The United States Capitol building.
Credit: Architect of the Capitol
During her time as head of the U.S. Geological Survey, Marcia McNutt had to prep for many government shutdowns but never had to temporarily lay off any employees, as is happening under the current shutdown. Now, she's the editor of Science, one of the world's top science journals, and has the freedom to let Congress know what she thinks about the current budget impasse.
"The entire scientific community will suffer if the shutdown is allowed to endure for any substantial length of time," McNutt wrote in an editorial published today (Oct. 3) in the journal Science. "The government rules for a shutdown are so strict that many scientists are not allowed to continue their work, even as unpaid volunteers. They have no access to their facilities or their government-issued computers. Experiments are interrupted, time series are broken, continuity is destroyed and momentum is lost."
The government shutdown has a direct economic hit on the 800,000 federal workers who are not allowed to work, with no guarantee of back pay. "Many federal agencies are already furloughing employees for part of the year to cope with the recent budget sequester," McNutt wrote. "Adding the shutdown to any furlough is a deep hardship for families just making ends meet." [6 Ways the Government Shut Will Impact Science, Health]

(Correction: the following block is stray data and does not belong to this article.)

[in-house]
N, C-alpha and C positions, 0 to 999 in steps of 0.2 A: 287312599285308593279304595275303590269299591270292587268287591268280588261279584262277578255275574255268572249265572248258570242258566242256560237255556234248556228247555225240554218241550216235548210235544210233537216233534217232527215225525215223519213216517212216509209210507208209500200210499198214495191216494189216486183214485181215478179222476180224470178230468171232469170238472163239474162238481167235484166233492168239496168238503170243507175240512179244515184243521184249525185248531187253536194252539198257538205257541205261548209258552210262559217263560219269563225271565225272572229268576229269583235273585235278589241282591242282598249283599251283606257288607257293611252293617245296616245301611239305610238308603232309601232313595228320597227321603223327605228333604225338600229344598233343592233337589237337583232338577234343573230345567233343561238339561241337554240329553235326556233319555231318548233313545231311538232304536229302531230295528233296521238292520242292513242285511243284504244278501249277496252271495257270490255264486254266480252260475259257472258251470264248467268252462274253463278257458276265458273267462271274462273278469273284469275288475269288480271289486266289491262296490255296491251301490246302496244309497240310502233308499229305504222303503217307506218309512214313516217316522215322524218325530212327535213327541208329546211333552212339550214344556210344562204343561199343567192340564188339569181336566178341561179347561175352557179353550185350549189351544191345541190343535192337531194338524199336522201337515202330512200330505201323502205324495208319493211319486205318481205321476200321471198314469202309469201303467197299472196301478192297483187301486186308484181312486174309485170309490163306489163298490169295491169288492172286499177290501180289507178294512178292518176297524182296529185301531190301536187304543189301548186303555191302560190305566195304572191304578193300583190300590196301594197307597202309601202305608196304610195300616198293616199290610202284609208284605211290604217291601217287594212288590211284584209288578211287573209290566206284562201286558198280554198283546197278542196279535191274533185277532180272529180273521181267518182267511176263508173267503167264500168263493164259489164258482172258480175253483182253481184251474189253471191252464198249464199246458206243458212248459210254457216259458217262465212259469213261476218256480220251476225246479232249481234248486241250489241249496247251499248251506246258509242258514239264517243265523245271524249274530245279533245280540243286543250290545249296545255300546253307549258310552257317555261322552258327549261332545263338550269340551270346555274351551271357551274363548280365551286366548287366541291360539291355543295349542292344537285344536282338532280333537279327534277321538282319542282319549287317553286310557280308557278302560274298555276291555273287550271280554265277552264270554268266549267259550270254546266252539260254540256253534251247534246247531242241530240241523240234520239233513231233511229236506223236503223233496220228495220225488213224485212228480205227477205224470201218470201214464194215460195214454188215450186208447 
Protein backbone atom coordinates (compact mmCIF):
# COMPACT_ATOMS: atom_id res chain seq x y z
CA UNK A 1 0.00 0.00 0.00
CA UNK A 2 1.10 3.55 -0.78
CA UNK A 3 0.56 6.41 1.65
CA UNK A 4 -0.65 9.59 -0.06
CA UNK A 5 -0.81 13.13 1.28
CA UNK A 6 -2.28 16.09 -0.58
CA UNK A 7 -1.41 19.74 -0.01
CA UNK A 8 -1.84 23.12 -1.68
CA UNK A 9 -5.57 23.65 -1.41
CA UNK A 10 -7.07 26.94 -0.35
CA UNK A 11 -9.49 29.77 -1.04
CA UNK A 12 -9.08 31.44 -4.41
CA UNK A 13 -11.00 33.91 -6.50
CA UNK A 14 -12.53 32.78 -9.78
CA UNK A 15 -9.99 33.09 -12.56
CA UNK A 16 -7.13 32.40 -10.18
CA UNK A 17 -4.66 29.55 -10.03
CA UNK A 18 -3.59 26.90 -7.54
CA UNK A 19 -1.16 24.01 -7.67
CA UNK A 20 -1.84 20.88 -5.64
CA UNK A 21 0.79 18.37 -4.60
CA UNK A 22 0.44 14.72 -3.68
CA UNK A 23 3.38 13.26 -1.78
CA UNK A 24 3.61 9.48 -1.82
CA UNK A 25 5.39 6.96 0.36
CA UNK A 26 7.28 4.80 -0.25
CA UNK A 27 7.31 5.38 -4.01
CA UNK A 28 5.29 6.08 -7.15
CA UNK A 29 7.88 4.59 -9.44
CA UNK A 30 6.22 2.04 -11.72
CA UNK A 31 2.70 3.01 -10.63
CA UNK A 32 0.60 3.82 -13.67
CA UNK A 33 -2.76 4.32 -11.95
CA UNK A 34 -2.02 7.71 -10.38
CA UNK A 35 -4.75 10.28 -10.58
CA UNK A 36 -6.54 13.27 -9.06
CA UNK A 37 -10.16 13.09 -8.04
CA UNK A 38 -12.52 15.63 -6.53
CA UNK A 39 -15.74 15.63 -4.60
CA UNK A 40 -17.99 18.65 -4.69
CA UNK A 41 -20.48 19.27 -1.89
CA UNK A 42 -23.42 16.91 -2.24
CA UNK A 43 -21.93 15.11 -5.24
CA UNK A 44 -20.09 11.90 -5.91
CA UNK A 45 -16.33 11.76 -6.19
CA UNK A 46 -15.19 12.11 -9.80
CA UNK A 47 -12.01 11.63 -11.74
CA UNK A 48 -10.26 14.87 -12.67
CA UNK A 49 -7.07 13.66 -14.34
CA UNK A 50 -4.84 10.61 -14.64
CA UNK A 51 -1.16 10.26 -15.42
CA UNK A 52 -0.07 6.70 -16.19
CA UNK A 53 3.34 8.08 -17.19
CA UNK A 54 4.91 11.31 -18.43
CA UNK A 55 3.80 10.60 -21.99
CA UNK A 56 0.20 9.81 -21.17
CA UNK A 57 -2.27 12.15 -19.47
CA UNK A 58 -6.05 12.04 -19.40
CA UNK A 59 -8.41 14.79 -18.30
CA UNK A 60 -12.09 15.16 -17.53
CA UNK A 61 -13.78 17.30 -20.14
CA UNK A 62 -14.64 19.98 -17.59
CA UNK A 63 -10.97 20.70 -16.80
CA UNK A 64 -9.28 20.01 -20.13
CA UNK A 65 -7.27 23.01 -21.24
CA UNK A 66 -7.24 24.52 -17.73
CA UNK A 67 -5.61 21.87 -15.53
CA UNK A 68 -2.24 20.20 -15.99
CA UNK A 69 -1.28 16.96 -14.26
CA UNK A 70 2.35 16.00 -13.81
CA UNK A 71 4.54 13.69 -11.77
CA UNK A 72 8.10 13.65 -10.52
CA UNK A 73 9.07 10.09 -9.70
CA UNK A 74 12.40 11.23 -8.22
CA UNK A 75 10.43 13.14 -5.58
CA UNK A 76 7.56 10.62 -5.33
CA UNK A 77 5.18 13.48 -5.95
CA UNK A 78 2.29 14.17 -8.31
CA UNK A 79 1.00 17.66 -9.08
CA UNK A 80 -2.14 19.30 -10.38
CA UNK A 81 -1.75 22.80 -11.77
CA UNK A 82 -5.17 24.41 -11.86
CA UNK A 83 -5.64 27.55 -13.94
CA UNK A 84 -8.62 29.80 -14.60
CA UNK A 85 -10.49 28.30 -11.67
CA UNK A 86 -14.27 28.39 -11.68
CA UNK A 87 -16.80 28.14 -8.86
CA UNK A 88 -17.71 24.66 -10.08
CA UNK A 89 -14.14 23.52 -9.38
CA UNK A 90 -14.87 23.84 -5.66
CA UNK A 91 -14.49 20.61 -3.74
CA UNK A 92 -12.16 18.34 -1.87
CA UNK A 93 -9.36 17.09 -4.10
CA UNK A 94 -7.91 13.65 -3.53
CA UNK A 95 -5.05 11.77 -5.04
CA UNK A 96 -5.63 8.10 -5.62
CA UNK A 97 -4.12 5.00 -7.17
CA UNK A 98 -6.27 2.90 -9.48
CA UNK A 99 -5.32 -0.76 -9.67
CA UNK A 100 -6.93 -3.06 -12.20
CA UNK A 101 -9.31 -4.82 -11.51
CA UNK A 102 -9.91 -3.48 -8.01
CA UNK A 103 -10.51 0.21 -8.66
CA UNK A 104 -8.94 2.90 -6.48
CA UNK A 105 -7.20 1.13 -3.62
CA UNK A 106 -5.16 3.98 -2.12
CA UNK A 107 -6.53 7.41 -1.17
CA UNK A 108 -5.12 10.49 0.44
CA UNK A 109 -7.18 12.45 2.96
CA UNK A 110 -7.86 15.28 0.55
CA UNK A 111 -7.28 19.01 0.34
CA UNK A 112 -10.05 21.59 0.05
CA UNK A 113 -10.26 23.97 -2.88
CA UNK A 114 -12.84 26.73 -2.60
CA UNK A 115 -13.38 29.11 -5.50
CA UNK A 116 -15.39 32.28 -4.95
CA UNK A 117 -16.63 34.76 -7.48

The science impact is also widespread, McNutt noted.
"The science mission agencies have been responsible for much of the applied science done in the public interest; with the shutdown, they will no longer be able to track flu outbreaks, update real-time information on water quality and quantity, improve weather forecasts, develop advanced defense systems to keep us safe and serve many more immediate needs," she wrote.
The cascading effects of the shutdown are already spreading outside the federal science world. Here are just a few examples: Researchers at universities can't get data locked behind shuttered federal websites. Scientists planning Antarctic expeditions later this month are grounded, and their entire campaign may be called off if the prep work isn't completed in time. Field workers studying seasonal habits of animals, plants and insects may miss their research window due to a lack of grants. The delay could also push the planned Nov. 18 launch of NASA's next Mars mission, called MAVEN, to 2016.
"I urge the research community to take stock of real economic hardships, opportunities lost and damage done, so as to more effectively argue for congressional action on the federal budget," McNutt said.